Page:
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The hike up Red Mountain, which once hosted an ill-conceived tourist incline railway, features inspiring views of Pikes Peak. Credit: Lon Abbott and Terri Cook

Hike We Like: Red Mountain Trail

Not up for the Manitou Incline's grueling 2,744 stairs? Try this adjacent 2.6-mile out-and-back trail, with a summit that offers views of Pikes Peak, Colorado Springs, and Garden of the Gods.

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Length: 2.6 miles roundtrip
Difficulty: Moderate
Why We Love It: This hike follows a piece of history—an old incline train route—with a spectacular view as the reward.
When To Go: Any time of year, although Yaktrax may be necessary after winter storms
Pre-hike Buzz: Red Dog Coffee & Café on Manitou Avenue is a relaxing pre- or post-hike venue where you can sip a foamy cappuccino or fruit smoothie and nosh one of the freshly baked muffins, tarts, or brownies.
Restrooms: None at trailhead; the closest are in Manitou or at the cog railway station
Distance from Denver: About 78 miles
Dogs: Allowed on leash


Manitou Springs’ infamous Incline Trail, a railroad-tie staircase of 2,744 unforgiving steps, is not for the faint of heart. The Incline ascends the route of a railway at the base of Pikes Peak that was a popular tourist attraction from 1908 until 1990, when track damage from a rockfall shut it down for good. But unbeknownst to most Manitou visitors, to the south sits a competing tourist incline railway that opened in 1912: Red Mountain.

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This second train incline was very short-lived; the railway was so steep that it terrified visitors, and it closed within a year. Although the attraction briefly reopened in 1921 after the scariest portion, a rickety trestle, was upgraded, these modifications didn’t instill enough confidence in the public to attract a large number of riders. It ceased operating altogether in 1922.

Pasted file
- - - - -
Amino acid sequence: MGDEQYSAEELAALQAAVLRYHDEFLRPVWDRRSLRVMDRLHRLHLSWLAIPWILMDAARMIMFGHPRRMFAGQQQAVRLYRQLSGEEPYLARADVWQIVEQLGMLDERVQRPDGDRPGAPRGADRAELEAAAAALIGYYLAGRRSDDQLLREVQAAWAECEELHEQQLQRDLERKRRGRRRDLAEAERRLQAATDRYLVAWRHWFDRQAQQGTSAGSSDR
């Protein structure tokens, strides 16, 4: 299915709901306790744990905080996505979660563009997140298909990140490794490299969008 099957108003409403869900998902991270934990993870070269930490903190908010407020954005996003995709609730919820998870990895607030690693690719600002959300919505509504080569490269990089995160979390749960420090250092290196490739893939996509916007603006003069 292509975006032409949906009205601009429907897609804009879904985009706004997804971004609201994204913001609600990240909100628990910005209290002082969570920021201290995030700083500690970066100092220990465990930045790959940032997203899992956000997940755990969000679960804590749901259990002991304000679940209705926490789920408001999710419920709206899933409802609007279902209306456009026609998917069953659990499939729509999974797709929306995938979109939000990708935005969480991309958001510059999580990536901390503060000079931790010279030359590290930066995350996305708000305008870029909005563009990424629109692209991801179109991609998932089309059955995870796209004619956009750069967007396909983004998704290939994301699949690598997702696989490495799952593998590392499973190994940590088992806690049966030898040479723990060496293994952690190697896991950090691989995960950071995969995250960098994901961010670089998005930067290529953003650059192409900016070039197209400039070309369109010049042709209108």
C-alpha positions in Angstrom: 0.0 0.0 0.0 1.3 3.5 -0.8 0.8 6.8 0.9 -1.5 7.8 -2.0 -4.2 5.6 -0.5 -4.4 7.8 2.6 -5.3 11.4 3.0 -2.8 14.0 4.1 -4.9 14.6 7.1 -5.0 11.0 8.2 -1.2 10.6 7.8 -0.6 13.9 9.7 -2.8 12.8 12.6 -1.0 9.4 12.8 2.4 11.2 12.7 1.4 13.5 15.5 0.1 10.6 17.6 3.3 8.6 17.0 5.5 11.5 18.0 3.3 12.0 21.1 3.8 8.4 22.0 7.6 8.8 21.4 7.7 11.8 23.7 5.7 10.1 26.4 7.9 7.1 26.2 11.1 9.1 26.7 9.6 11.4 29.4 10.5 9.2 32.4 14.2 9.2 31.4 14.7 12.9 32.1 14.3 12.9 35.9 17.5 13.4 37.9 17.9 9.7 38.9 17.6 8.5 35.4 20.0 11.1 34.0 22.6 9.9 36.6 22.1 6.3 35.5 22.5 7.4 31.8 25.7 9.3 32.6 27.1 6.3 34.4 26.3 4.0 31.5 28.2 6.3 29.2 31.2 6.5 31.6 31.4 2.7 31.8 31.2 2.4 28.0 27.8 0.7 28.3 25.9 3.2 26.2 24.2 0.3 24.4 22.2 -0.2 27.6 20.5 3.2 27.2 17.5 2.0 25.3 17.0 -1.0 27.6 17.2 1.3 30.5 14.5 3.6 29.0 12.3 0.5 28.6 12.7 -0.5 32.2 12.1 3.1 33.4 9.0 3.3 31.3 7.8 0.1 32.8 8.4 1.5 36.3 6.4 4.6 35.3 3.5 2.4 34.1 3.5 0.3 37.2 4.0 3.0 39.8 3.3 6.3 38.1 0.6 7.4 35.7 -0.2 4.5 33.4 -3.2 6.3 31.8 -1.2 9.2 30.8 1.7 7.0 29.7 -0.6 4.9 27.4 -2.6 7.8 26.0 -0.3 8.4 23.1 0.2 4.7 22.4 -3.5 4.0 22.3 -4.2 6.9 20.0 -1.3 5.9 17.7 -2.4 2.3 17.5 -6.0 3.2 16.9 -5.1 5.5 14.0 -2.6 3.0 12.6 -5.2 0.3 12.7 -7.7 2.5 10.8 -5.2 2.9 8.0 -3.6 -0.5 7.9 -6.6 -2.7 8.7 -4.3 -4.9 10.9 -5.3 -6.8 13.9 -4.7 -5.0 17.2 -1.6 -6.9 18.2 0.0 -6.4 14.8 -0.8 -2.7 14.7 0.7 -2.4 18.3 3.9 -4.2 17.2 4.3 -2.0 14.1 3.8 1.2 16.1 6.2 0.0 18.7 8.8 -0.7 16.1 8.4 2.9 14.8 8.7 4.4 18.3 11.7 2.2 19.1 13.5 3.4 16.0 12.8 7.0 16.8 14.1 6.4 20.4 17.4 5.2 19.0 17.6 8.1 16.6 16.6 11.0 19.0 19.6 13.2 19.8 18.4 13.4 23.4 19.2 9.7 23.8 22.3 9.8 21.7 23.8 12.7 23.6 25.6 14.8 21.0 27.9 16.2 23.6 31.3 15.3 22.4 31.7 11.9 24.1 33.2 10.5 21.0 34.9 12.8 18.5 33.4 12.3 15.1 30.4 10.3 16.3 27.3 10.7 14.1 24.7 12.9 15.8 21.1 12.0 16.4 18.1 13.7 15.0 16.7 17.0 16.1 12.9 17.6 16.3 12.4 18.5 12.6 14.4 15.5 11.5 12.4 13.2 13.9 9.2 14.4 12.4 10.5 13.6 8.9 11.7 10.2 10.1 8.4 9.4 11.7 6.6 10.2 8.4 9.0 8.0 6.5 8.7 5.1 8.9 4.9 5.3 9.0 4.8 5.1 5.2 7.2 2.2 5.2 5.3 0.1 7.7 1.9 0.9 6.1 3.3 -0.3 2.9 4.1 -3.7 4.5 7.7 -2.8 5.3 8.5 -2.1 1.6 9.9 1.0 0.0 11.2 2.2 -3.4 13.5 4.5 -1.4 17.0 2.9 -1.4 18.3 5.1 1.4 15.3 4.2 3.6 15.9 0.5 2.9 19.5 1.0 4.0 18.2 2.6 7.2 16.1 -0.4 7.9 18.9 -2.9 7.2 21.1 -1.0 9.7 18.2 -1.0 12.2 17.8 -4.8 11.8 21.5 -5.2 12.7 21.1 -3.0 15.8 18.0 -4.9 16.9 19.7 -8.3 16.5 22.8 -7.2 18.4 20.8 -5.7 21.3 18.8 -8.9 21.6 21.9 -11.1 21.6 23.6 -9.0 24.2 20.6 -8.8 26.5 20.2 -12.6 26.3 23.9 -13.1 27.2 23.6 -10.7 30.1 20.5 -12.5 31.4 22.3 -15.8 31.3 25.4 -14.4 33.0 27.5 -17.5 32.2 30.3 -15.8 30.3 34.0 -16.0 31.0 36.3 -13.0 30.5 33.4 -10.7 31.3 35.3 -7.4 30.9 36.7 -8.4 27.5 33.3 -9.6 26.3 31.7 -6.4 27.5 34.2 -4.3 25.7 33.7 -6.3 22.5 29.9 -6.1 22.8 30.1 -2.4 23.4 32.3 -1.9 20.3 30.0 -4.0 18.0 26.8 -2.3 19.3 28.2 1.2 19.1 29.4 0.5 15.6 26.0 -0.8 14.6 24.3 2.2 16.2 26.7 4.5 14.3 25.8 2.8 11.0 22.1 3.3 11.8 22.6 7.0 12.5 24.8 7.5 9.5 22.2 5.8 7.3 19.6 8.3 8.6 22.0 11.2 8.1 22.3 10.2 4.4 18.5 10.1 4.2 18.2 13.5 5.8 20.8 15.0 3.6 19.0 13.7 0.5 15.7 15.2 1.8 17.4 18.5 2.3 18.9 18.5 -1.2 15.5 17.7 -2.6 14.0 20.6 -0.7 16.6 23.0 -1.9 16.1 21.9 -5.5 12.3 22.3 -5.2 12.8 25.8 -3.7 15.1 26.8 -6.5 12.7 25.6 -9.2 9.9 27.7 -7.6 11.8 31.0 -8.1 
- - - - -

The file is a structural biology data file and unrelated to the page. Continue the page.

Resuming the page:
You can still see a few scraps of this misguided venture along the Red Mountain Trail, a path that’s nowhere near as grueling as the Manitou Incline. Red Mountain ascends the peak via a series of comfortable switchbacks (rather than directly up the old incline railway bed like it’s unforgiving neighbor).

Begin at the Iron Springs trailhead of the Paul Intemann Trail, which is clearly marked on the south side of Ruxton Avenue just downhill from the Iron Springs Chateau. Follow the Intemann Trail about 0.5 miles to Iron Springs, one of Manitou’s celebrated sources of effervescent mineral water.

Garden of the Gods is visible from near the top of the trail up Red Mountain. Credit: Lon Abbott and Terri Cook

From Iron Springs, the trail leads up Spring Street, a dirt residential road, where a sign indicates the point where the trail turns to the right. From this turn, the path zigzags up the hillside before contouring around the mountain’s slope toward the southeast. About a half-mile past the trailhead, you’ll reach a clearly marked junction where the Red Mountain Trail branches off to the right.

From this point onward, the route follows a series of switchbacks that climb steeply through the forest covering the peak’s northern flank, offering welcome shade on hot summer days. The trail emerges from the trees at a bare saddle just below the summit. Veer left here for the short, final climb to the top, which is covered by a concrete pad that once floored the incline railway’s power plant. From the summit there are beautiful views of Manitou Springs and Williams Canyon to the north and Pikes Peak to the west, as well as a great view of the imposing Manitou Incline, which climbs 2,000 feet in elevation in just one mile. Once you’ve psyched yourself up to try this challenge a little later in the season, retrace your steps back to your car.

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Getting there: From Denver, take I-25 south to Exit 141. Exit here and merge onto U.S. 24 West, then follow this road about 4 miles to the Manitou Avenue exit. Turn right off the exit ramp and follow Manitou Avenue to downtown Manitou Springs. At the roundabout, turn on to Ruxton Avenue, then continue up the hill and search for parking along the street near the Iron Spring gazebo.

Logistics: This trail starts at the same place as the Manitou Incline, so parking, for which a fee is charged, is at a premium. It’s best to arrive early or take the free shuttle bus instead.

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